Post World War IIEdit

Following World War II Booth served in positions of increasing visibility and responsibility, including a posting as Executive Assistant to the Undersecretary of War[20]

From 1953 to 1954 General Booth was commander of the 28th Infantry Division in Germany when this National Guard organization was activated to replace active duty units sent to Asia during the Korean War.[21]

Booth commanded the 9th Infantry Division, also in Germany, from May to November, 1954.[22][23]

From 1955 to 1958 Booth was the Army's Assistant Chief of Staff for Personnel, G-1.[24][25]

General Booth served as US High Commissioner of the Ryukyu Islands from 1958 to 1961.[26][27]

From 1961 to 1962 Booth was commander of the Fourth United States Army.[28][29][30]

Awards and DecorationsEdit

Booth receives Order of the Rising Sun

General Booth's awards included multiple presentations of the Distinguished Service Medal. In 1961 he received the Order of the Rising Sun, Second Class to recognize his efforts as High Commissioner for the Ryukyu Islands.[31][32]

Retirement and DeathEdit

In retirement General Booth lived in Santa Barbara, California, where he died on October 30, 1993.[33][34][35] He was buried at Arlington National Cemetery, Section 3-HH, Row 2, Site 3.[36]

External ResourcesEdit


  1. ^ New York in the Spanish–American War 1898, published by New York Adjutant General, Volume 1, 1900, page 356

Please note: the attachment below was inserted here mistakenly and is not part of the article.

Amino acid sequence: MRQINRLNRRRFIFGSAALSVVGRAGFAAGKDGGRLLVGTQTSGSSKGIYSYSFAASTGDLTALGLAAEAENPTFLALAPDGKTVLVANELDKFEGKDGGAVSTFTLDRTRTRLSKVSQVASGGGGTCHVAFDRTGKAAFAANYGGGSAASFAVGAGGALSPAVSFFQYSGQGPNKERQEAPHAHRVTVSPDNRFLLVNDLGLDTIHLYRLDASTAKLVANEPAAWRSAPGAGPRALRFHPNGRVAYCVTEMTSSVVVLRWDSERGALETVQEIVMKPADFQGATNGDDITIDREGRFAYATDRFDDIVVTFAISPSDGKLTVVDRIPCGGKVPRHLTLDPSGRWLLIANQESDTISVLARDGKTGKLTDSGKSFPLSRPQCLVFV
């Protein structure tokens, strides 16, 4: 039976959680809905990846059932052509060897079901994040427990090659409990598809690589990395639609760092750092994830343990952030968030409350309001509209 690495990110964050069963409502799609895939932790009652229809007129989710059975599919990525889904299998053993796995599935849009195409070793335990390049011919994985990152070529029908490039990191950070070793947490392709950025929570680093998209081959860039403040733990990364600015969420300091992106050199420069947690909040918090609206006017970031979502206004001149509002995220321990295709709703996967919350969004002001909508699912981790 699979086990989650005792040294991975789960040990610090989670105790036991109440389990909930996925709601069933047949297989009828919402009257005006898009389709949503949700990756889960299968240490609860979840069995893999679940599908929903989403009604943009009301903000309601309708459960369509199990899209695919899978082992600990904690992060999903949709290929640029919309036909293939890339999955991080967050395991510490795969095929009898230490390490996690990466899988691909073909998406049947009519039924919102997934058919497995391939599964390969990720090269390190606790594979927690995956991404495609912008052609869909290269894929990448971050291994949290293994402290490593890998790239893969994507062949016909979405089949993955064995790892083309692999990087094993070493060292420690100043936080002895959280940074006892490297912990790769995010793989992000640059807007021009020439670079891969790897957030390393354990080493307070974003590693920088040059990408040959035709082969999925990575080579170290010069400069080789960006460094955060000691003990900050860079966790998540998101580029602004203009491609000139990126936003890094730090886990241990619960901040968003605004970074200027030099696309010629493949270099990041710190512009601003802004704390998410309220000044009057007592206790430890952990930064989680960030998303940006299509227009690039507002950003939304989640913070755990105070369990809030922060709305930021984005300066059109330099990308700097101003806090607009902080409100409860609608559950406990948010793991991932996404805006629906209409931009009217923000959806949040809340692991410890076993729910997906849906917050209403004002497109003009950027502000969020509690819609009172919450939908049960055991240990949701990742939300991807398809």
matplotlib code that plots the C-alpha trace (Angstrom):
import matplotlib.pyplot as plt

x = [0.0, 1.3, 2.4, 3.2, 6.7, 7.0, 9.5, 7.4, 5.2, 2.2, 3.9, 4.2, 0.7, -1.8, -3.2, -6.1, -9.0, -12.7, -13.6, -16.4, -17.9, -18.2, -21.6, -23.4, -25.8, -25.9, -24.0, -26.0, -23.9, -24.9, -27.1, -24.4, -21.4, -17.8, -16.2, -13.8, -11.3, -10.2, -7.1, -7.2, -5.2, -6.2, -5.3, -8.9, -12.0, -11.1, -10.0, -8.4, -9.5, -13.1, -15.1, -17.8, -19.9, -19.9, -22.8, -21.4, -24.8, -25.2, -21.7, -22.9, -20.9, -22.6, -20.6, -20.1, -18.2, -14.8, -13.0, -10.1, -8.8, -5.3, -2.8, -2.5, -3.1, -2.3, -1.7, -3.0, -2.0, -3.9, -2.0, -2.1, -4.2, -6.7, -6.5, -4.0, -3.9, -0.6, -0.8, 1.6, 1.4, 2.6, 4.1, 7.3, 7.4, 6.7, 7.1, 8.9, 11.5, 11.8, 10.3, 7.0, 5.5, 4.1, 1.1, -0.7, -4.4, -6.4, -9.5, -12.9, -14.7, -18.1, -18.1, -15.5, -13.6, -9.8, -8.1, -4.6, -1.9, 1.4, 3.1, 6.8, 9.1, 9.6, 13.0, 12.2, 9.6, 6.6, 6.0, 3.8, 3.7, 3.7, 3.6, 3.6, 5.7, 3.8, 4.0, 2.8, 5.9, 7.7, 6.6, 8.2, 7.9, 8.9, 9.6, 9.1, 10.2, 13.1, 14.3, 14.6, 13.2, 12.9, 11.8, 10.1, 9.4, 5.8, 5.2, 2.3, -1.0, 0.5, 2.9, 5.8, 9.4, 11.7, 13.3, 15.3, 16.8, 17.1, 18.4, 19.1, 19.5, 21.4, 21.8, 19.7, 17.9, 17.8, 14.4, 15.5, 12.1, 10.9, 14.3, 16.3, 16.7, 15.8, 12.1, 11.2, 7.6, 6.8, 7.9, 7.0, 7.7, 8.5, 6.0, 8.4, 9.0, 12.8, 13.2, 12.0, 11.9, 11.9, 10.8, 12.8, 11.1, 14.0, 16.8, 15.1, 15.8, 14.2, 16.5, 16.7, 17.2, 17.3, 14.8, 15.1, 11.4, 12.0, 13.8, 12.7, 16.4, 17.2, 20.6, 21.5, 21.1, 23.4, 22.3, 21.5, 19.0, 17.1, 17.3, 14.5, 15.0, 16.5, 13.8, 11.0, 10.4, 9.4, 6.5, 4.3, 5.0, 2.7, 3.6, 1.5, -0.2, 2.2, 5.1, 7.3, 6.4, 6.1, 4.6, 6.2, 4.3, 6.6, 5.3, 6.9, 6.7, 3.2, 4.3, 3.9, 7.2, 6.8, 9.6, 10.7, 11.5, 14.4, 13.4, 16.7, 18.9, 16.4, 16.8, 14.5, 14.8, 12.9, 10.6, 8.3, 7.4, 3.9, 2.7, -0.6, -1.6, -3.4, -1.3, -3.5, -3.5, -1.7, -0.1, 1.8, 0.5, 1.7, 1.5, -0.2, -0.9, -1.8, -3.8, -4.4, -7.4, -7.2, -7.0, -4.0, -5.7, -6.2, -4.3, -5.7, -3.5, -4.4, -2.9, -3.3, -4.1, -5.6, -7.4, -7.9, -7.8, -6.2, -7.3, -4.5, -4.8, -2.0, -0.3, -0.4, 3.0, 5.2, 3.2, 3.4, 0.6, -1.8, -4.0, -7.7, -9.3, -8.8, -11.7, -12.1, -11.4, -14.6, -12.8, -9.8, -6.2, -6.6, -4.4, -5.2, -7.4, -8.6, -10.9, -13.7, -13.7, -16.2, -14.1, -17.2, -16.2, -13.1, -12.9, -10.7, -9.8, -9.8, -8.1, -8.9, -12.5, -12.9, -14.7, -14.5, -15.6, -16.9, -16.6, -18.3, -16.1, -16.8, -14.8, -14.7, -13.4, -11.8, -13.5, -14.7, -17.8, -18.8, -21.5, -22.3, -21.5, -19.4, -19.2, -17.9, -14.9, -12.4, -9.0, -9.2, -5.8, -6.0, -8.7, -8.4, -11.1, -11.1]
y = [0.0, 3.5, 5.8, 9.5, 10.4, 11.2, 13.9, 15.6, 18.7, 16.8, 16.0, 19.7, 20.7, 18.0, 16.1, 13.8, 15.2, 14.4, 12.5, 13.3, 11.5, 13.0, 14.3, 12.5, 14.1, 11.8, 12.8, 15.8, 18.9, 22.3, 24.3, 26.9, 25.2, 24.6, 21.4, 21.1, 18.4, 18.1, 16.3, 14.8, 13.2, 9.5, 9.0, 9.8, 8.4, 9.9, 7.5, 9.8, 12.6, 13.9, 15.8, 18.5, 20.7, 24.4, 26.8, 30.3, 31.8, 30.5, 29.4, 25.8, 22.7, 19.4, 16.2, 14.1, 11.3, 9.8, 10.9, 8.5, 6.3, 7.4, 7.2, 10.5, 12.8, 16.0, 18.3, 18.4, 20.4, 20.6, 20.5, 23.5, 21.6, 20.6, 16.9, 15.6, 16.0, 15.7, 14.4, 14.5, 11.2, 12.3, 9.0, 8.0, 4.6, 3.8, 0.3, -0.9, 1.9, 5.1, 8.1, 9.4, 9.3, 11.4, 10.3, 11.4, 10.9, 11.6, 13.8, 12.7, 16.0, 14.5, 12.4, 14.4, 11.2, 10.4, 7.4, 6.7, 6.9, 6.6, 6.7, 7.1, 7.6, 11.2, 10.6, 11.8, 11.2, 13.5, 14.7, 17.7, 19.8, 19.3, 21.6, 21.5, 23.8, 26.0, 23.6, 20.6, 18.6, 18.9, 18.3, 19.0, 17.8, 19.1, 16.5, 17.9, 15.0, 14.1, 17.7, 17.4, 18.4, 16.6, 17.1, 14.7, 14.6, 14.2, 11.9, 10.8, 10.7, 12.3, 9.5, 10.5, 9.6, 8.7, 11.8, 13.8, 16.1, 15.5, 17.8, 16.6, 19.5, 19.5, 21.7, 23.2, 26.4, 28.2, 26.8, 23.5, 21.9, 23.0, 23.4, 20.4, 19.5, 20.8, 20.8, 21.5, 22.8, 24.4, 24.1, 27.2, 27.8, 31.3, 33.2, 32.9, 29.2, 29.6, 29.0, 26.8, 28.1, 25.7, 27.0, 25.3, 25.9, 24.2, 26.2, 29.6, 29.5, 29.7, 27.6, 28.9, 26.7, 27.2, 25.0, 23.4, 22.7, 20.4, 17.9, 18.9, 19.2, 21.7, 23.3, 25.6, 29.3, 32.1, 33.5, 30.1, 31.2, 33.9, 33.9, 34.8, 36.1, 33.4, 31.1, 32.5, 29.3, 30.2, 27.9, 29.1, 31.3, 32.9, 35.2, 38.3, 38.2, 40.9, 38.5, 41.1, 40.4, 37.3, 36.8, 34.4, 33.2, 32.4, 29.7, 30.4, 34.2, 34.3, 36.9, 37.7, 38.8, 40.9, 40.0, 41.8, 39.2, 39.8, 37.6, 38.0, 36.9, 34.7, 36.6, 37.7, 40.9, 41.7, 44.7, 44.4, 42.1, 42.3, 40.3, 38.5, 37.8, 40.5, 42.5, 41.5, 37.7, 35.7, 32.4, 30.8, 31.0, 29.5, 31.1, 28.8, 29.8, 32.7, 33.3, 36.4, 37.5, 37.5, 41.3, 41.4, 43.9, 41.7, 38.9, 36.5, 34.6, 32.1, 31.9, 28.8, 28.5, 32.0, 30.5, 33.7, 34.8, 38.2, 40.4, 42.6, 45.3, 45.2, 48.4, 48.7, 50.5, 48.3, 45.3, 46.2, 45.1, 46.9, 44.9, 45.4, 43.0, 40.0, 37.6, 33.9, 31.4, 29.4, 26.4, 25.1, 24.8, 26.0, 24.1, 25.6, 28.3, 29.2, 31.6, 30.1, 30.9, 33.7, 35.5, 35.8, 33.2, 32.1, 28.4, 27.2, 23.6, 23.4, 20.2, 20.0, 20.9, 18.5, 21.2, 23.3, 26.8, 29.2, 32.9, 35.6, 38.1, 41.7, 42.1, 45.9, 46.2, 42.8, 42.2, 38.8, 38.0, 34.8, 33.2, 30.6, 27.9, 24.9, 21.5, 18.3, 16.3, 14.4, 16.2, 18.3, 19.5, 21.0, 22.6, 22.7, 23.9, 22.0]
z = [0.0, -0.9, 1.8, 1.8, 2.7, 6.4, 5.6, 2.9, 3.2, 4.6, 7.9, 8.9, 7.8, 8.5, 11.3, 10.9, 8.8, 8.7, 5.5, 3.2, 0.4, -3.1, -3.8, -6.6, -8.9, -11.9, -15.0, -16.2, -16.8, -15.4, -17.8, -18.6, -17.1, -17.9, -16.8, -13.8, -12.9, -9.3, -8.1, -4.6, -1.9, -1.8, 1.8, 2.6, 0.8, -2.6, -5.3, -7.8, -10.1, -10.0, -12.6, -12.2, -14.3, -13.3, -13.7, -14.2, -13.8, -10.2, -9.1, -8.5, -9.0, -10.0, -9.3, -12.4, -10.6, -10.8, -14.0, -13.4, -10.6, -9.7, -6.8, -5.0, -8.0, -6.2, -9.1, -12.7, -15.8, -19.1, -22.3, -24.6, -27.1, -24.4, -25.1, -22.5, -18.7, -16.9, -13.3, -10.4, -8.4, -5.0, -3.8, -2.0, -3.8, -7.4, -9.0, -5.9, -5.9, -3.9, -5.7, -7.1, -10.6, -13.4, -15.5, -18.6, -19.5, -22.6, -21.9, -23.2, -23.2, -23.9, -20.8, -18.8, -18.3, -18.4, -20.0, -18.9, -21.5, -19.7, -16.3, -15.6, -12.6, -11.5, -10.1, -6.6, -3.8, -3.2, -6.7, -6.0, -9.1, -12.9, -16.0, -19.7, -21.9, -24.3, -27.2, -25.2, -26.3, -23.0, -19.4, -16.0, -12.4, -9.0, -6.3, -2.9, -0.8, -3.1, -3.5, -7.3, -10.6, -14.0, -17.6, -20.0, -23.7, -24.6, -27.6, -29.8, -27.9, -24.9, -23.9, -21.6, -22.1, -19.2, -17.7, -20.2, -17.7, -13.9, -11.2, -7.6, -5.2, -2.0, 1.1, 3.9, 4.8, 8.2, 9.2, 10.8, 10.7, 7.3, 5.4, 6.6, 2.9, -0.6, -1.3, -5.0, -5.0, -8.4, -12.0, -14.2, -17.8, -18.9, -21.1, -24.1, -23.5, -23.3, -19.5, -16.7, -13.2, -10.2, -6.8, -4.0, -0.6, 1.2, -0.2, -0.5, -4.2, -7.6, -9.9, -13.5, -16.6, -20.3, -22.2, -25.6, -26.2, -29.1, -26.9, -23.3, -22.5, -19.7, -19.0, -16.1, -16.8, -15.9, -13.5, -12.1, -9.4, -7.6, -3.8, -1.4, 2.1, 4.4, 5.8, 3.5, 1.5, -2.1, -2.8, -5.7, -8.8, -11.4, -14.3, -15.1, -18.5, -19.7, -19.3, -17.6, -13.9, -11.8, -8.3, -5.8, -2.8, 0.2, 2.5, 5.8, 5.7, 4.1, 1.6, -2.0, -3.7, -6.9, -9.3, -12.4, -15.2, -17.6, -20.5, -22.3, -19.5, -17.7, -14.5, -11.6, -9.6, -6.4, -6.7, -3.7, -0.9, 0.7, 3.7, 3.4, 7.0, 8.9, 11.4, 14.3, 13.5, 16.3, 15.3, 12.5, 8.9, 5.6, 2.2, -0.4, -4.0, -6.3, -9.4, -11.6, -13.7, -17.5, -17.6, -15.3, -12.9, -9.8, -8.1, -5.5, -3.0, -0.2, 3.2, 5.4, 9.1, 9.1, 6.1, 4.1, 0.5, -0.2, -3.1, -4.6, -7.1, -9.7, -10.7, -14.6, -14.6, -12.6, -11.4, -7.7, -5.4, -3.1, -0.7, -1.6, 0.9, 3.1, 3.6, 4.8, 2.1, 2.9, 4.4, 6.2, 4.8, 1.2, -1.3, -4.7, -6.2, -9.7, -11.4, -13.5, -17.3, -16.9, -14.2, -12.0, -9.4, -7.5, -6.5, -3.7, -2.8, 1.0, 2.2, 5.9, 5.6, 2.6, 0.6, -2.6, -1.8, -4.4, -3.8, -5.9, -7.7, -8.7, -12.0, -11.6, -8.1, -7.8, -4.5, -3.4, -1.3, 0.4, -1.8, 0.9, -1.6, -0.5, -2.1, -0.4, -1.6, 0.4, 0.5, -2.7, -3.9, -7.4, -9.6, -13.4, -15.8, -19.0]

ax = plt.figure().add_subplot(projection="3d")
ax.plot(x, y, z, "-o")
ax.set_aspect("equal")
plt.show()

2. ^ "Lieutenants in the Army", New York Times, April 25, 1901
  3. ^ Distinguished Service Medal citation, Alfred James Booth, Military Times Hall of Valor web site
  4. ^ 1914–1915 Catalogue published by Punahou School, 1915, page 66
  5. ^ The 1921 June Bug, Yearbook published by the Fiftieth Graduating Class, Leavenworth High School
  6. ^ American Men in Government: A Biographical Dictionary and Directory of Federal Officials, by Jerome M. Rosow, 1949, page 40
  7. ^ "Military Cadets Named, New York Times, June 6, 1922
  8. ^ Who's Who in Engineering, by John William Leonard, Winfield Scott Downs, and M.M. Lewis, Volume 6, 1948
  9. ^ Calendar, Cornell Daily Sun, published by Cornell University, Volume XLVIII, Issue 29, October 28, 1927, Page 5
  10. ^ Official US Army Register, published by US Army Adjutant General, 1949, page 54
  11. ^ Biographical Register of the Officers and Graduates of the U.S. Military Academy, by George Washington Cullum, updated by Charles Braden and Edward Singleton Holden, 1891, Volume 8, Part 2, page 672